Scope: Authority, Responsibilities, and Accountability

Collaboratives have the authority to self-organize events and activities as they see fit and to publicize and communicate their activities with logistical support from PYM staff as outlined below.

Collaboratives may create sprints to accomplish tasks related to the collaborative, such as developing and collecting resources or organizing events.

Collaboratives have a responsibility to be open and welcoming to all Friends interested in participating in their activities.

They are also responsible for:

  • preparing communications about the progress, achievements, discoveries, and concerns of their work so that others in the yearly meeting community can be aware of it;
  • doing their work in a way that is in alignment with the seventh strategic direction with attention to work in the committee itself and its impact in the wider community;
  • welcoming and recruiting new friends from multiple monthly meetings;
  • maintaining their own contact lists and reporting their membership contact information to the database coordinator;
  • appointing a Bridge Contact and staying in touch with the wider life and witness of the yearly meeting activities;
  • ensuring that a designated person is the single contact with the council and the staff to avoid confusion, duplication of effort, or dropped balls. This person will be identified on the annual application/report to the council;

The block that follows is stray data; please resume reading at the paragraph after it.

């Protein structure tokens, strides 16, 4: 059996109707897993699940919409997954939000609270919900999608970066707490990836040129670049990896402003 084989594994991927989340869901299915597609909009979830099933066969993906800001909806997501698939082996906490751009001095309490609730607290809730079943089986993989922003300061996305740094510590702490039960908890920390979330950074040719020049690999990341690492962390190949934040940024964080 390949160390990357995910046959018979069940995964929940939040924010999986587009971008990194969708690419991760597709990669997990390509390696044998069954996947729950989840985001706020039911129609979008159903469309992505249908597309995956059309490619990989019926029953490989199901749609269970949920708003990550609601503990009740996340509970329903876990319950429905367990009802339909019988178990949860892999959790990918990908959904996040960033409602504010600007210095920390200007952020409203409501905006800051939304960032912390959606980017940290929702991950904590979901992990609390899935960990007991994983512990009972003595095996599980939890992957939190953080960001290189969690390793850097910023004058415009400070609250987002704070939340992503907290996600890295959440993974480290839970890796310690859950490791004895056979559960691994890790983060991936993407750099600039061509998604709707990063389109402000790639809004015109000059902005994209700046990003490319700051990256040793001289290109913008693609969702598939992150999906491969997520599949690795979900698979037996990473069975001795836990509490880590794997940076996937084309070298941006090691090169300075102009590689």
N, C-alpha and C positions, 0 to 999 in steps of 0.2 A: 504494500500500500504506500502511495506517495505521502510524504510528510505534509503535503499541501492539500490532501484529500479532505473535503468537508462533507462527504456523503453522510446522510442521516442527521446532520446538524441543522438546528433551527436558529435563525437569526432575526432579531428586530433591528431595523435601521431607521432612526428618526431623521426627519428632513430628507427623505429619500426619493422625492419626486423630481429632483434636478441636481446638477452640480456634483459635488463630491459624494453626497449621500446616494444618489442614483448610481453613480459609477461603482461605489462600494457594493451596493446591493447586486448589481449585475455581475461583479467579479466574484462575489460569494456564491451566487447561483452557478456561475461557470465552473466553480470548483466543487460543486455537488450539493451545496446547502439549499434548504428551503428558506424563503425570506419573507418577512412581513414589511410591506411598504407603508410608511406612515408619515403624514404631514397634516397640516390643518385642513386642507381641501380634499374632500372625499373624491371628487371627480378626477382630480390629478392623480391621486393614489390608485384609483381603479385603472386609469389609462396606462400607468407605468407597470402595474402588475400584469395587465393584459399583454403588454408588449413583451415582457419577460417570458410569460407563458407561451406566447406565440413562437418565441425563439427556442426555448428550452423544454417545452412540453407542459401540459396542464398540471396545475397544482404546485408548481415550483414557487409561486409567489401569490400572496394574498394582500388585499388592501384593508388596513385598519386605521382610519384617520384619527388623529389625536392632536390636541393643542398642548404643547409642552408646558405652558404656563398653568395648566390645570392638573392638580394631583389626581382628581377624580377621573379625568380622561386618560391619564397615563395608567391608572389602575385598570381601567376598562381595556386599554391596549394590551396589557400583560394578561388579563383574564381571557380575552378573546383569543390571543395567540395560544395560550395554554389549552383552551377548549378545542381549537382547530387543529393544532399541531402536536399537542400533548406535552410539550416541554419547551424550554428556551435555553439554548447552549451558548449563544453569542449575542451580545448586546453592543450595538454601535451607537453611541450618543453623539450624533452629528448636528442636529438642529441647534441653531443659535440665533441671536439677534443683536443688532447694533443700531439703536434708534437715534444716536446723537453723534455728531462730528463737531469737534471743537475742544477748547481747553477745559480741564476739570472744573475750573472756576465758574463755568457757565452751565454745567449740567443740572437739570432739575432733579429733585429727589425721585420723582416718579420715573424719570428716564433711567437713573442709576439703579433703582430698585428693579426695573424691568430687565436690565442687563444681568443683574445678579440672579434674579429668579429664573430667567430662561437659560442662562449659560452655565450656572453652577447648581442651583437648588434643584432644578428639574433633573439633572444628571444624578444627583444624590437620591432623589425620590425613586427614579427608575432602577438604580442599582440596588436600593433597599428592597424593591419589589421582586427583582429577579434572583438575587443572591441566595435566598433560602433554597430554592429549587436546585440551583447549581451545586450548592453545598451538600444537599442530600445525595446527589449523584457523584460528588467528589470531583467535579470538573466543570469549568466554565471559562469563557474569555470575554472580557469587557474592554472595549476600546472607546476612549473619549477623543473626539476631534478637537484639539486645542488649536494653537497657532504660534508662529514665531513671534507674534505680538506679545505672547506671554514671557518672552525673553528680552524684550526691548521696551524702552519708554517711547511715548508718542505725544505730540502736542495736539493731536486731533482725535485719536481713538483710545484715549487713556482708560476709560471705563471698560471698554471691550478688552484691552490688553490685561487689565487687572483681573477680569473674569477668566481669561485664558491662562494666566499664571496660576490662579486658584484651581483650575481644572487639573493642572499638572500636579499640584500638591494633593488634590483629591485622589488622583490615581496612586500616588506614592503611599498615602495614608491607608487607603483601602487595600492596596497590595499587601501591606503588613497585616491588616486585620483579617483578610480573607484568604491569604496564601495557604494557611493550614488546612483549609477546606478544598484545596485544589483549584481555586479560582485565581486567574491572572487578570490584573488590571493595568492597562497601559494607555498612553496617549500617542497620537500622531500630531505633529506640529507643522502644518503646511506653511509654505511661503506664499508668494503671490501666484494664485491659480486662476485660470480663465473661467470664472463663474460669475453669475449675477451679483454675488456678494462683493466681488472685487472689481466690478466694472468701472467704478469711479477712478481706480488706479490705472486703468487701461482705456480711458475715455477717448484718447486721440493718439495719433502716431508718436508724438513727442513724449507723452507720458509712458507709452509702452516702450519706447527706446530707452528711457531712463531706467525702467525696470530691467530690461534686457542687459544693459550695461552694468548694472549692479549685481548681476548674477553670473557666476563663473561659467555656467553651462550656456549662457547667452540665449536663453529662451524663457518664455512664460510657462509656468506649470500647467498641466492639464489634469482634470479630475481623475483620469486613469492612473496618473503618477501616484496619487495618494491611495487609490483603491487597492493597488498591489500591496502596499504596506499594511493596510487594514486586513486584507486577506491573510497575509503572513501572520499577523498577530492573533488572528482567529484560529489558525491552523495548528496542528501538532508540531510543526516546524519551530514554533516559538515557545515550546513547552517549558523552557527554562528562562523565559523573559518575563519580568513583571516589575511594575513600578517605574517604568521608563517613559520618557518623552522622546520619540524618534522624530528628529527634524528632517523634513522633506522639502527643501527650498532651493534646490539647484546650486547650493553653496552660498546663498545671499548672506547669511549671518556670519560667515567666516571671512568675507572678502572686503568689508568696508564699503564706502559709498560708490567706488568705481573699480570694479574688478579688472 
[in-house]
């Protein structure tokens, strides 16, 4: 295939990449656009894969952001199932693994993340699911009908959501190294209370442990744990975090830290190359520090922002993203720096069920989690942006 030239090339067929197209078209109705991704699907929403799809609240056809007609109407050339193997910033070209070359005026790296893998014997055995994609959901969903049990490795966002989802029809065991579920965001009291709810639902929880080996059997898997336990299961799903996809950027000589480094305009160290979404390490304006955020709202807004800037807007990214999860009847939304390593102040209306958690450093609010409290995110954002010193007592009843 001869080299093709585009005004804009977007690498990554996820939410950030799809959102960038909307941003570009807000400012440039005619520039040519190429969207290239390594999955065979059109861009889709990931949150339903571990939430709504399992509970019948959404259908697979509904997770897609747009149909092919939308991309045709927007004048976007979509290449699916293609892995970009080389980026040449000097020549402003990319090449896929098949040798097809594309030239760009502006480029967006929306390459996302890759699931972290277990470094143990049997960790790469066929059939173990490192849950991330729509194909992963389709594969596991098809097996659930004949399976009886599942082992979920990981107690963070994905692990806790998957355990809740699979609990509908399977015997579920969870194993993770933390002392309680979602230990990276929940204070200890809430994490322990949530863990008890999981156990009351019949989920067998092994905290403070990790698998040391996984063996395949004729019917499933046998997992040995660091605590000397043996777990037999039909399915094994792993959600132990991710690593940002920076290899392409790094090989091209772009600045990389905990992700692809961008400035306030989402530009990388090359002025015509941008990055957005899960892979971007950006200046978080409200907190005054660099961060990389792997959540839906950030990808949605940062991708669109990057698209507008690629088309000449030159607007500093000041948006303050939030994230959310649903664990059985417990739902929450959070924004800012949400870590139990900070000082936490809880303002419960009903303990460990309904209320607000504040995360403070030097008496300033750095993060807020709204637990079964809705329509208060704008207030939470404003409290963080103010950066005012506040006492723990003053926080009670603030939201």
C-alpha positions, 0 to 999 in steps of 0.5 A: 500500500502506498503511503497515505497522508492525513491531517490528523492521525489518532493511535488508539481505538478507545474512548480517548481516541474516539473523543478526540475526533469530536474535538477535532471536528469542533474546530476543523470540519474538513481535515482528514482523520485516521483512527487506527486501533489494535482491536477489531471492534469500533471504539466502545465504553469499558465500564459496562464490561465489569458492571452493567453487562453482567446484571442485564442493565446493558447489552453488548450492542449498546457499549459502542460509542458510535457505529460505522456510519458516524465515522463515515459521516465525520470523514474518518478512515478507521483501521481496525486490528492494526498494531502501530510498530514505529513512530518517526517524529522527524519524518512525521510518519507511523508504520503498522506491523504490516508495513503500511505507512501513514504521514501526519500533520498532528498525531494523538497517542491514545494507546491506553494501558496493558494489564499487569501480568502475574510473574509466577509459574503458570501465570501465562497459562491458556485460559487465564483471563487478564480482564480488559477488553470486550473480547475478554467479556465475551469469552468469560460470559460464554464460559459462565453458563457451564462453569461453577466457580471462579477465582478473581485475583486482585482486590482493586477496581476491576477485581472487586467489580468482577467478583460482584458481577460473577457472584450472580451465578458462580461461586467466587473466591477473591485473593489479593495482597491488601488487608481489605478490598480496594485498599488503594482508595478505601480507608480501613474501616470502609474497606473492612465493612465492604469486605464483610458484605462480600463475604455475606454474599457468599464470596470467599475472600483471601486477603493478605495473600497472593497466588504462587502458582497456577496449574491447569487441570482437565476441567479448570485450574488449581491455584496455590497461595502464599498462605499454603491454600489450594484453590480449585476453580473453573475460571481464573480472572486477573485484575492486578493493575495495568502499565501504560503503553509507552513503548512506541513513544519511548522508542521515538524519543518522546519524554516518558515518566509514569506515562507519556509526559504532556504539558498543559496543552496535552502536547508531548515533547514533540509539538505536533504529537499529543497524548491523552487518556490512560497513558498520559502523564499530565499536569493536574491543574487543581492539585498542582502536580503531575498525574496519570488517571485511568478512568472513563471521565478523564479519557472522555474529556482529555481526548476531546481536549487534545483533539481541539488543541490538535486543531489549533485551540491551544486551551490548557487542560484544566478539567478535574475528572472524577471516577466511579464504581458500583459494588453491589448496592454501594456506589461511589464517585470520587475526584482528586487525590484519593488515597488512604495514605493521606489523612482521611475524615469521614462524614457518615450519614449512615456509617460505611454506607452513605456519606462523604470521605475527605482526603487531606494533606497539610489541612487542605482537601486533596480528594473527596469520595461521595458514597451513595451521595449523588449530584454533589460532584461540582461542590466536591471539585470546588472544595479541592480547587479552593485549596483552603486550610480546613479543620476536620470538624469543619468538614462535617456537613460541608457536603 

• submitting their annual report to the Quaker Life Council;
  • reporting to the Quaker Life Council if asked.

If a collaborative is closely related to a thread, it may have other responsibilities (possibly “soft” responsibilities or “encouragements”) to the thread, such as being present at thread gatherings/events or sharing information about notes of the collaborative’s activities via thread communications. Collaboratives are responsible for holding accountable sprints or substructures in their care, ensuring that they are meeting their own responsibilities and functioning well. They may provide support and care and they may lay down sprints and substructures in their care.